“All of those things can reinforce that spirit of loyalty and confidence, which takes the biggest hit during such times,” he says.
Despite the stress they themselves may be feeling, senior leaders simply can’t afford to retreat within their offices, says Pemberton. “You don’t want to bury your head in the sand and ignore the uncertainty people are feeling,” he says.
Even simple things, such as walking around the office, can help boost morale, says Pemberton.
“It says ‘I’m here, I’m in the fight too, and I’m just as committed as I am asking you to be,’ ” he says.
One of the best remedies for flagging morale is to give employees a sense that they have an active role to play in turning things around, says Pemberton.
“People are most motivated when they feel as if they have some power to impact a situation,” he says.
Having employees serve on teams that identify potential efficiencies and ways to save money can not only boost morale–it can also bring in actionable ideas that could potentially save millions, says Pemberton.
“Make employees your partners,” he says.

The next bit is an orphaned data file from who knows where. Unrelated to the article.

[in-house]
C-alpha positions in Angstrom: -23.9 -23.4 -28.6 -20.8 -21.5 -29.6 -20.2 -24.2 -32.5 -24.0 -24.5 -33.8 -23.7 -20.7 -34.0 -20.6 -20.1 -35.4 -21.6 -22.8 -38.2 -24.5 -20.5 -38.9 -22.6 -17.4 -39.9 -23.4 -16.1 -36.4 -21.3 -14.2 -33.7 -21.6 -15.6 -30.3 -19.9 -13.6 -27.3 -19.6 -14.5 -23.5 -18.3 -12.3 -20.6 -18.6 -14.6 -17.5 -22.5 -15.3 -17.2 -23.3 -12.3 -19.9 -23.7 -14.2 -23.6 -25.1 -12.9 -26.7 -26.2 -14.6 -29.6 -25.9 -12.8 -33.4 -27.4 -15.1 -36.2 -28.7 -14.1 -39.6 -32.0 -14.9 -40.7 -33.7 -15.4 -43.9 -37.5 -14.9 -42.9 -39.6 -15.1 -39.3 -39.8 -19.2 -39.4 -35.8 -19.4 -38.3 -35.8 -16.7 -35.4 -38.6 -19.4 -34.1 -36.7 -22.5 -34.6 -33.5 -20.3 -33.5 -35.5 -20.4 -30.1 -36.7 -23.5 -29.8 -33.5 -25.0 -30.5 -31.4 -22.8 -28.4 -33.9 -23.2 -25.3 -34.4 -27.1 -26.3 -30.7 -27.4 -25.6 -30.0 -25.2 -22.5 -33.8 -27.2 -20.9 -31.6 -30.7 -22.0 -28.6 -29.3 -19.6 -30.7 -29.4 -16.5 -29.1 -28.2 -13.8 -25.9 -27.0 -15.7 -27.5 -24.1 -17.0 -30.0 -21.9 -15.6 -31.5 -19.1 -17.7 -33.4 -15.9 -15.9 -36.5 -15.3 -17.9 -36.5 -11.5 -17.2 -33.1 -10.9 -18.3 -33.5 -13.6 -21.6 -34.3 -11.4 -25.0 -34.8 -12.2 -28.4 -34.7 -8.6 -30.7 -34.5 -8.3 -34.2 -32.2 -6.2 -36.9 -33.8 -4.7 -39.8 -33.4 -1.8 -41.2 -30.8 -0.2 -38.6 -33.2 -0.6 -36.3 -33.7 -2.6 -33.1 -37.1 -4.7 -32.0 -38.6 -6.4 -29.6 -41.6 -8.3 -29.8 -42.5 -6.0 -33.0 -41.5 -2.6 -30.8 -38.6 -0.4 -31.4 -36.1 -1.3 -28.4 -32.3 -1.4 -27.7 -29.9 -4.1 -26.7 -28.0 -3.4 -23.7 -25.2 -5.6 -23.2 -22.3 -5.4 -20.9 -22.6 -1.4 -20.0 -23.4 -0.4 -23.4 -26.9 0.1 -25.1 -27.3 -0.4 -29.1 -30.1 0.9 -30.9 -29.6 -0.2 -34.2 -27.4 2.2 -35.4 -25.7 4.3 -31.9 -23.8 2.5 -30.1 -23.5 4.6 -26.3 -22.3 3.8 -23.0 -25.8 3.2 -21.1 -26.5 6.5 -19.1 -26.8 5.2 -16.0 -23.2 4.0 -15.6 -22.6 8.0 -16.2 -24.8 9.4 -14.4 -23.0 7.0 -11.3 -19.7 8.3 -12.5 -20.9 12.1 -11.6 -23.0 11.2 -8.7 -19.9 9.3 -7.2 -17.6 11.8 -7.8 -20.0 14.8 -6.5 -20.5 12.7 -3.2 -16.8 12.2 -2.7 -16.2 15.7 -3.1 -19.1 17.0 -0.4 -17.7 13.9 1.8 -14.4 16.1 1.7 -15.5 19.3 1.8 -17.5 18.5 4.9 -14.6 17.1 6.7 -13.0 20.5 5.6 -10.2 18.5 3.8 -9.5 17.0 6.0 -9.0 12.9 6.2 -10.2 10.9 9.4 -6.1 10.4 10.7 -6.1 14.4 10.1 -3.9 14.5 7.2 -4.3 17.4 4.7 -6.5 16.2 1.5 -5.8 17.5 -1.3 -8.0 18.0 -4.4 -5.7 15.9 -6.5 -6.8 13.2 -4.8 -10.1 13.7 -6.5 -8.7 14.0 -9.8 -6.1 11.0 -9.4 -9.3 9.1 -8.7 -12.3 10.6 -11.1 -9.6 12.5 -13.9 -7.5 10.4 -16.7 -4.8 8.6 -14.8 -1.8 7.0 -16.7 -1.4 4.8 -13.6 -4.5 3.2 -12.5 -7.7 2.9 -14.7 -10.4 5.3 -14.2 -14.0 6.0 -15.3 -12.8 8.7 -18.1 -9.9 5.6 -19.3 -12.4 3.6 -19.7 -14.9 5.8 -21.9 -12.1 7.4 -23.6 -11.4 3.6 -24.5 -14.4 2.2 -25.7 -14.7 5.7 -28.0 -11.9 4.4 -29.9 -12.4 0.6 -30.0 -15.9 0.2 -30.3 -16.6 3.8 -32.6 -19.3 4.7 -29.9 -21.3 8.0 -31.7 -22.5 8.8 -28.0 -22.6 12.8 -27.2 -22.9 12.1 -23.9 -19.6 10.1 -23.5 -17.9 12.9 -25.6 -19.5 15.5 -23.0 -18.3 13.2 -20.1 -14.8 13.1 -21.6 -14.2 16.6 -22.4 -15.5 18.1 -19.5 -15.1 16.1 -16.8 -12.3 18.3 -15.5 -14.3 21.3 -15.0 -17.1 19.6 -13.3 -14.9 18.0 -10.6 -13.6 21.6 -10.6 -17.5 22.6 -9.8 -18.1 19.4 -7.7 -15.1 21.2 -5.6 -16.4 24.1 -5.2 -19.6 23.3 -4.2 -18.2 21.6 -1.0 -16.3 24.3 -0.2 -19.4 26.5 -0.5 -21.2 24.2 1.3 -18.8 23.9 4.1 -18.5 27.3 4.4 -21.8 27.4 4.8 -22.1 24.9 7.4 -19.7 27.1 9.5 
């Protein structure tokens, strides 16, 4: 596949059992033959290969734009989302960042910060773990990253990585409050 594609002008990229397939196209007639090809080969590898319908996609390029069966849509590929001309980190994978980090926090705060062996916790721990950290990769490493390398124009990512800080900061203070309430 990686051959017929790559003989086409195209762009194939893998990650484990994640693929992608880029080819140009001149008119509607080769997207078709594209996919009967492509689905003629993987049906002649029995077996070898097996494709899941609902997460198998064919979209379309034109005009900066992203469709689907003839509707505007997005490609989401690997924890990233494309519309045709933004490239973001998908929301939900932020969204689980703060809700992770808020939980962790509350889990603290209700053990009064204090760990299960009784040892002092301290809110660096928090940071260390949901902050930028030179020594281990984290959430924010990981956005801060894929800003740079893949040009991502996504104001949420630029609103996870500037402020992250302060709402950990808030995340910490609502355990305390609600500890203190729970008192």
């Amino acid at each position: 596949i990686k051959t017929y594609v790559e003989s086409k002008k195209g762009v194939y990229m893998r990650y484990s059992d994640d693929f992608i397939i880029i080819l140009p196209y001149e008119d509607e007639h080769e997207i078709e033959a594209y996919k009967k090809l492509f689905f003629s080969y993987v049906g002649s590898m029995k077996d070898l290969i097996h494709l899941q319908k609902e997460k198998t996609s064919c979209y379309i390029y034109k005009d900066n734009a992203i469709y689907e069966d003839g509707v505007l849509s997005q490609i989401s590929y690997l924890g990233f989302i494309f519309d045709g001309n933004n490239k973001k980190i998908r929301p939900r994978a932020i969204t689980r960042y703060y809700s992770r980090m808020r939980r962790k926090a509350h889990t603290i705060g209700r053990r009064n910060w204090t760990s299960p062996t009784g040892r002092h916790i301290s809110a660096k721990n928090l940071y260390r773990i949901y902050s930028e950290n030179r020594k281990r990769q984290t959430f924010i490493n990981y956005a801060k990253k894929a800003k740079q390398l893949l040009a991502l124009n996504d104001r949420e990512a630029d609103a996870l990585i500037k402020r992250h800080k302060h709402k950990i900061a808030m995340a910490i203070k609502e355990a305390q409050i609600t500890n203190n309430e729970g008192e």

- Don’t Forget Employee Wellbeing
A focus on employee wellbeing has taken hold at many companies today, and for good reason: Workers’ emotional, mental, social and financial health are all just as important as their physical health.
All of these factors will be put to the test during a recession–especially so as fears over coronavirus continue to affect wellbeing. That’s something HR will need to keep in mind, even as pressures grow to cut costs.
“There’s a tendency to think that the only way to handle employee wellbeing is through things that cost a lot of money,” says Laura Hamill, chief people officer and chief science officer at Limeade. “That’s not true.”
The most important factor when it comes to employee wellbeing, she says, is a supportive organizational culture.
“The whole organization has to rally around employees and care about them as human beings,” she says. “You can still do that even when money is tight.”
Indeed, it’s probably more important than ever during stressful times, says Hamill. Leaders must set the tone, she says, followed by managers.
“It doesn’t feel authentic if HR is talking about it while leaders are doing things that don’t reflect that,” says Hamill.
Managers can do this simply by asking employees how they are and how their work is going.
“Show them you care about them, including how they’re doing outside of work,” she says.
- Be Vigilant on Ethics and Behavior
During a recession, managers and employees may feel it’s necessary to cut corners to save costs.